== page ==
Norway: Driving Impression

Our road trip/hiking trip to Norway was already back in 2017. In the time in Norway we drove around for 2500 km in a time frame of 3 weeks. In the article about Norway I only focused on the National Parks (Jostedalsbreen, Jotunheimen and Rondane) and Hikes we did. But I never explained the real deal with driving in Norway. Let me cover this in this article about our experiences.

Road Conditions

The road conditions in Norway are great. The infrastructure for a less inhabited country as Norway are amazing. Main roads and back roads are paved. Every viewpoint has a parking lot with benches and tables. The country is perfect for doing a road trip, as the whole scenery and nature to see already on the road will take your breath away. It is totally easy to drive there with a normal car, camper van or motorbike. Nether the less also big tour buses are driving around, which is sometimes tricky as there are mainly 2 line or 1 line roads to certain places.

Speedlimit/Toll

One thing I really like in Norway was the speed limit, which is at max 70 km/h – often even lower at 50 km/h or 40 km/h. It gives you a lot of time to enjoy the surrounding. Also, due to the curvy roads it is not possible to drive faster in the first place. Keep this in mind when planning our road trip and destinations in Norway.

In order to finance the whole infrastructure in Norway, there are a lot of toll stations around. Some needs to be paid in cash some are automatically over the license plate or dongle in our rented car. It is different from station to station what to pay, for that reason I can not give you an exact number. But here a rough number, for driving around 3 weeks in the south of Norway we paid around 150 Euros for toll on top of the cost for the rental car and petrol.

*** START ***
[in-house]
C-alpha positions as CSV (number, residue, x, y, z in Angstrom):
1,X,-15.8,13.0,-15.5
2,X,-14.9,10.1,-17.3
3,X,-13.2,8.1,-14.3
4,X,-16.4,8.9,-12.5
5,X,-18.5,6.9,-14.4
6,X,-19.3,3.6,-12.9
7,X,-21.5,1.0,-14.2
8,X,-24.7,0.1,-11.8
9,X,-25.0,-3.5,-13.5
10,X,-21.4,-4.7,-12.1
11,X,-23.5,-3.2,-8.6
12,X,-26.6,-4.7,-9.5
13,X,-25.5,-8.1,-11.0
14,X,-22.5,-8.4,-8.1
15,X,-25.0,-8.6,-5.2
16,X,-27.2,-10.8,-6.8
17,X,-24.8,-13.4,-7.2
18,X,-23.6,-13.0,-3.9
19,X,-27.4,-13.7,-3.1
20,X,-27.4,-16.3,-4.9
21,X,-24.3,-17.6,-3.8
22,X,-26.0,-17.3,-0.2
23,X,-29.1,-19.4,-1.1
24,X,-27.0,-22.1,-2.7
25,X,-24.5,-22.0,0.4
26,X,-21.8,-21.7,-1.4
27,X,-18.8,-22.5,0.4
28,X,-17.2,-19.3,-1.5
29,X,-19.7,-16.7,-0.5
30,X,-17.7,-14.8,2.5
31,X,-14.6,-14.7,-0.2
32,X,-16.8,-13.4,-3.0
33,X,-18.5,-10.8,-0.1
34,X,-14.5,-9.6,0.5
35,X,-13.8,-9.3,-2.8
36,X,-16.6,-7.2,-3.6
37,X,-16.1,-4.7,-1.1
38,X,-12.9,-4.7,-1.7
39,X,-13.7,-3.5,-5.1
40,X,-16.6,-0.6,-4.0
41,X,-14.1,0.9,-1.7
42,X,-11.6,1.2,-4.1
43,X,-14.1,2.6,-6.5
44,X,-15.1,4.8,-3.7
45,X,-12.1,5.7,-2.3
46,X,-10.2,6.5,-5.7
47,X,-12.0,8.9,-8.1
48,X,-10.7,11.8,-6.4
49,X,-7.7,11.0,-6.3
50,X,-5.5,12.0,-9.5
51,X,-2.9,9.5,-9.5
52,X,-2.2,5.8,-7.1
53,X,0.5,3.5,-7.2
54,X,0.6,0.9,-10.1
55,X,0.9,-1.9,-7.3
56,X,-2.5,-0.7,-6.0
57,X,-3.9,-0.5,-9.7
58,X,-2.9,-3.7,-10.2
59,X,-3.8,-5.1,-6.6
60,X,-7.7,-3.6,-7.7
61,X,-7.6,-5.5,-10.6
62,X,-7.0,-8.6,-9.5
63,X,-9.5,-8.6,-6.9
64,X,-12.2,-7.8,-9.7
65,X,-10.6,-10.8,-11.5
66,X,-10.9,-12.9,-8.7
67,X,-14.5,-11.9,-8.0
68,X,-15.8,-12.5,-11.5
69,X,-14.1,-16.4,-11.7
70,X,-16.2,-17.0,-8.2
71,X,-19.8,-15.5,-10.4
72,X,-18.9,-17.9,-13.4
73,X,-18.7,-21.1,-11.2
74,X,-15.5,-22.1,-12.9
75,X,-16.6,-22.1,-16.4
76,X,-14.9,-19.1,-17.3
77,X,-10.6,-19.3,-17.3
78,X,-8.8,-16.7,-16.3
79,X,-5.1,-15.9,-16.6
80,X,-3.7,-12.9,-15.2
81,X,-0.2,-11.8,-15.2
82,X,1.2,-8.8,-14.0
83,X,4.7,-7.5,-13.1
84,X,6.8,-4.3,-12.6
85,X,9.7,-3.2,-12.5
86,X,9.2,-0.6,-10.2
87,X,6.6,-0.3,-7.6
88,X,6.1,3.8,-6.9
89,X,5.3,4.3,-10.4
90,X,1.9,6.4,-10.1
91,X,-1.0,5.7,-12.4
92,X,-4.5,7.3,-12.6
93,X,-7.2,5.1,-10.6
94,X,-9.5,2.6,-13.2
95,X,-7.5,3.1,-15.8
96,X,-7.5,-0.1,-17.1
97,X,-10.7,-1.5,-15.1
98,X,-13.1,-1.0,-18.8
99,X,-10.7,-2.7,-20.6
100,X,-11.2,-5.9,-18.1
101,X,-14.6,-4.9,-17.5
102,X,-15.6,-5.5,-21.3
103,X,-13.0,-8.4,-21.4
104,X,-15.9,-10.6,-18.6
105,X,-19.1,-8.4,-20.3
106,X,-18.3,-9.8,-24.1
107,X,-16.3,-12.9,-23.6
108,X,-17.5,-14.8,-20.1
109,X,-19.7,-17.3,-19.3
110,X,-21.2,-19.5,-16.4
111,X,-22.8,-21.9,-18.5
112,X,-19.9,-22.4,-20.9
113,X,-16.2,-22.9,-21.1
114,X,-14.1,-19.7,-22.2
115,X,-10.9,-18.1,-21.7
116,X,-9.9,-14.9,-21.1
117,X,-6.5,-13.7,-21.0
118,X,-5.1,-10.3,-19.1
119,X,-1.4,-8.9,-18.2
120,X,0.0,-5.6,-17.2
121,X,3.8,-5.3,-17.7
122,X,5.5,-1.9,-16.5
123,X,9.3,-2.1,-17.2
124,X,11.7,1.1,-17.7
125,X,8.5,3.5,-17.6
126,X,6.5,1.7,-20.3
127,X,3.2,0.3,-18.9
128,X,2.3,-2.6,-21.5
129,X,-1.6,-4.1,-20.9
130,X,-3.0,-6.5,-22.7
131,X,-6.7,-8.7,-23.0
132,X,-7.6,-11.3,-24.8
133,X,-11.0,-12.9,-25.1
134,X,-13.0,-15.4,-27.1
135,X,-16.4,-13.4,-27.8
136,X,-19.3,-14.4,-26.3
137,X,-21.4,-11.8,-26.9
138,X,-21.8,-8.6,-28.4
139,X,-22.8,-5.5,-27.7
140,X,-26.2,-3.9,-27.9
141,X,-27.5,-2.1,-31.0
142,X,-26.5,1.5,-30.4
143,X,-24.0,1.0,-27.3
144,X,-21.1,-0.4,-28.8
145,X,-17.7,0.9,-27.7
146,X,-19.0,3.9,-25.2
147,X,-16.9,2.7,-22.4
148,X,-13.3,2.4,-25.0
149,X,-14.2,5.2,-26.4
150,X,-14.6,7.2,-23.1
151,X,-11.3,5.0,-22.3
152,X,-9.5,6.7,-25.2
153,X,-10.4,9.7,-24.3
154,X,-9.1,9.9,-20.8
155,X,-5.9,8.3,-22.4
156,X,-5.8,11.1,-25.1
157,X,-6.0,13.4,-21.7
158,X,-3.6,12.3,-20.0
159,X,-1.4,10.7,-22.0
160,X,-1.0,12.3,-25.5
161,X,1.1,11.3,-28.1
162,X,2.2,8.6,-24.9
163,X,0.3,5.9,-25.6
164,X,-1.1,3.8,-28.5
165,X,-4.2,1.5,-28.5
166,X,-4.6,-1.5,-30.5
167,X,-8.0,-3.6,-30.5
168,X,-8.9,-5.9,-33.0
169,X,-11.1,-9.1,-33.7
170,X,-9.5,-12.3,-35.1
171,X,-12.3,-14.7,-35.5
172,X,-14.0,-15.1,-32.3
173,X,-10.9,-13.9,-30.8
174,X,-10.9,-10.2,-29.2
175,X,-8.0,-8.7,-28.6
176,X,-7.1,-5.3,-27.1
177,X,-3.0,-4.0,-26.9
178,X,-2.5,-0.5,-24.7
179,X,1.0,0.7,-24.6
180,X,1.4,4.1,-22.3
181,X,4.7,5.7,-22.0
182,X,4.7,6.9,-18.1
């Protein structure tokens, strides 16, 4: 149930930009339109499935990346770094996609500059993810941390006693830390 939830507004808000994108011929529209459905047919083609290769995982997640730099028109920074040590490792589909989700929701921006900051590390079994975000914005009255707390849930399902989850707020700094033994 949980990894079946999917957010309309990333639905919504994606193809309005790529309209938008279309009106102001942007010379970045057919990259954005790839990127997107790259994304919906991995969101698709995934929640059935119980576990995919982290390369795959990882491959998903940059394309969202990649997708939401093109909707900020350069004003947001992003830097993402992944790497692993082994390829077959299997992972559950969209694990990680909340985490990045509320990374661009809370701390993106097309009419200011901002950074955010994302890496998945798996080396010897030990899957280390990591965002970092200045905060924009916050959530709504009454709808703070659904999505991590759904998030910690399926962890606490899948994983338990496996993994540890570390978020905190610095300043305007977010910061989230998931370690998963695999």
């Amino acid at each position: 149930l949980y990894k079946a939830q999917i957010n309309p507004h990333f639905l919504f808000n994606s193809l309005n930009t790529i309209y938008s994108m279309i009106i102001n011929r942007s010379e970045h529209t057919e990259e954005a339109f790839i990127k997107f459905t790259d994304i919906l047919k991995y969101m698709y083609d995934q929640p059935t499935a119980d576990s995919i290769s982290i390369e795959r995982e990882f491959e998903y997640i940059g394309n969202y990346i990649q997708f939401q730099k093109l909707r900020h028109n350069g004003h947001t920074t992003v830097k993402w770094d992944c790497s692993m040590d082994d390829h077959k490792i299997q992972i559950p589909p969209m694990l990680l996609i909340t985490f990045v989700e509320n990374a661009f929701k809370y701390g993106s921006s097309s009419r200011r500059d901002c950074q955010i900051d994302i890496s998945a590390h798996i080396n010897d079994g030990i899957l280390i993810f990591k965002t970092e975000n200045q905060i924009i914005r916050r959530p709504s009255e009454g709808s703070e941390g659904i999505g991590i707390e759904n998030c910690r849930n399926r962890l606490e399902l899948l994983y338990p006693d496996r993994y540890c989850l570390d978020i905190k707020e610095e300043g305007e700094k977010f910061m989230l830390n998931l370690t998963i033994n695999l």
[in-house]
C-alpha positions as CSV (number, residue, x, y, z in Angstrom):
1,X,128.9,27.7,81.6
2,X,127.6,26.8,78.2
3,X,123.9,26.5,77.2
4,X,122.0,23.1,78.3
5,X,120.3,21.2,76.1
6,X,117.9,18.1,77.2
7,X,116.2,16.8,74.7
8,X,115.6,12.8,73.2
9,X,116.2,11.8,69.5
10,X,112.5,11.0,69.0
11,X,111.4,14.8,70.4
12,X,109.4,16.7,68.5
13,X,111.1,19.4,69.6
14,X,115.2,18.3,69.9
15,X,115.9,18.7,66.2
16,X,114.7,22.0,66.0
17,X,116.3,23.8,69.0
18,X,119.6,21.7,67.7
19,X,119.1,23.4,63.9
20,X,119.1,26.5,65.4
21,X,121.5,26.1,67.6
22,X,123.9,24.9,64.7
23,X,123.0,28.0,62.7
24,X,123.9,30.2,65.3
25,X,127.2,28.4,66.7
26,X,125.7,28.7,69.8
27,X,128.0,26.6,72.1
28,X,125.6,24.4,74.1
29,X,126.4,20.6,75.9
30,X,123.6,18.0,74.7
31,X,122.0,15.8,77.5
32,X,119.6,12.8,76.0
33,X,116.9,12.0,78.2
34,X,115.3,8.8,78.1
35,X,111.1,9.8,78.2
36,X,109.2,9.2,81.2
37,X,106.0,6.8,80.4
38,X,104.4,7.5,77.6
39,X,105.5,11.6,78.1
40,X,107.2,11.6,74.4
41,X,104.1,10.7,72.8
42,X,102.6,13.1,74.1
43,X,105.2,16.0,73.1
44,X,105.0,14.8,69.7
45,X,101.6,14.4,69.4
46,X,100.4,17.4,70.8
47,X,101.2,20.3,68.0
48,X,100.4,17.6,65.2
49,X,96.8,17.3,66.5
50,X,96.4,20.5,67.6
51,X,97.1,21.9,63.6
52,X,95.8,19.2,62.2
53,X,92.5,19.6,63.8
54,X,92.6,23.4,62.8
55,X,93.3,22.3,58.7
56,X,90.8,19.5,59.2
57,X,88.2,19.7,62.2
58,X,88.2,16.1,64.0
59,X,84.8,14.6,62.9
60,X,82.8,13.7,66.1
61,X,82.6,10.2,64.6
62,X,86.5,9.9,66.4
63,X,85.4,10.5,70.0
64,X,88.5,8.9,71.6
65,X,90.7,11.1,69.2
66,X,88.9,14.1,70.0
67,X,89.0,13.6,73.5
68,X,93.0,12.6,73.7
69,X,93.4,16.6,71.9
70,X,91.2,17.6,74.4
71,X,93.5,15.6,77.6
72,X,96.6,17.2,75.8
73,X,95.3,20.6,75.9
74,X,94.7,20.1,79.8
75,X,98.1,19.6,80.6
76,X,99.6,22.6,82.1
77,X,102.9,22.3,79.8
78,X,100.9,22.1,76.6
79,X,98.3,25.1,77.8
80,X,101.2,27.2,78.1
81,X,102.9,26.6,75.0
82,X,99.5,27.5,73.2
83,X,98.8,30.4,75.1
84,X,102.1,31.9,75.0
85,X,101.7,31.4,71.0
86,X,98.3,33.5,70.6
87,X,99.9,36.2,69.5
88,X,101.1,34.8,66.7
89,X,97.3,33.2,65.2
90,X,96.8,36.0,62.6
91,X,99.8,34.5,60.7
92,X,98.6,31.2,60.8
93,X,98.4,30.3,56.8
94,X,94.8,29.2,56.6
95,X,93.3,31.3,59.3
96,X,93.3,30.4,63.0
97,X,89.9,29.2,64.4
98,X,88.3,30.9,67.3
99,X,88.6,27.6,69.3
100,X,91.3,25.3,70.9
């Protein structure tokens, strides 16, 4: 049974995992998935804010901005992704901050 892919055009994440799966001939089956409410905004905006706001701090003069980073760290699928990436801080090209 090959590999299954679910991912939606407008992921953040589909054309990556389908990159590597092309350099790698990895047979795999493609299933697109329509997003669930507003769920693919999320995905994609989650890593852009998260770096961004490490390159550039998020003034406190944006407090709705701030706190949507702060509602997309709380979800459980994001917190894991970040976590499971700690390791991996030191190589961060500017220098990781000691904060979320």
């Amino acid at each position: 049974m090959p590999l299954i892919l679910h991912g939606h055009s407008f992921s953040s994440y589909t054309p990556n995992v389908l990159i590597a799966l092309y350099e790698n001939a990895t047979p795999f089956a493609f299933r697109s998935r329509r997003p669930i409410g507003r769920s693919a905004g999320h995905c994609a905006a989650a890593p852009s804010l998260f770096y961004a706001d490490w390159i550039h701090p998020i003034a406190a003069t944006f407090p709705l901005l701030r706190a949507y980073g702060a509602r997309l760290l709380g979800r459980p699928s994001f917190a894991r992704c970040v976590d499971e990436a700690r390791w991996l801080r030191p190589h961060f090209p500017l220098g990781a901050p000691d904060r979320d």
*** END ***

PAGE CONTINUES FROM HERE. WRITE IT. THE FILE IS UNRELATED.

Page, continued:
Driving in National Parks

Driving in National Parks in Norway is the same as on other roads. The streets are paved and parking slot at view points are everywhere. There are a view minor exceptions e.g. when we drove to our small camping place in the Jotunheimen National Park, it was a bit of a bumpy road but nothing to be worried about.

The journey is the reward

Be aware of distances in Norway, a 300 km drive between 2 destinations can easily turn into a 5 to 6 hours drive as the speed limit and the many view points are slowing you down a lot. With that in mind, try not to drive every day for 200 to 500 km otherwise you will end up driving only and not having a lot of time for the destination itself.

Ferry

All the ferries in Norway we did not book ahead. We just drove there, waited for the next ferry to come, drive on it and paid with credit card. This is usually working for the ferries in Norway itself. No pre booking necessary. It is different when come with the ferry from Denmark (Hirtshals) or Germany (Kiel) to Norway. As it is popular to come to Norway with an own car or camper van, these ferries are usually fully booked and should be booked in advance.

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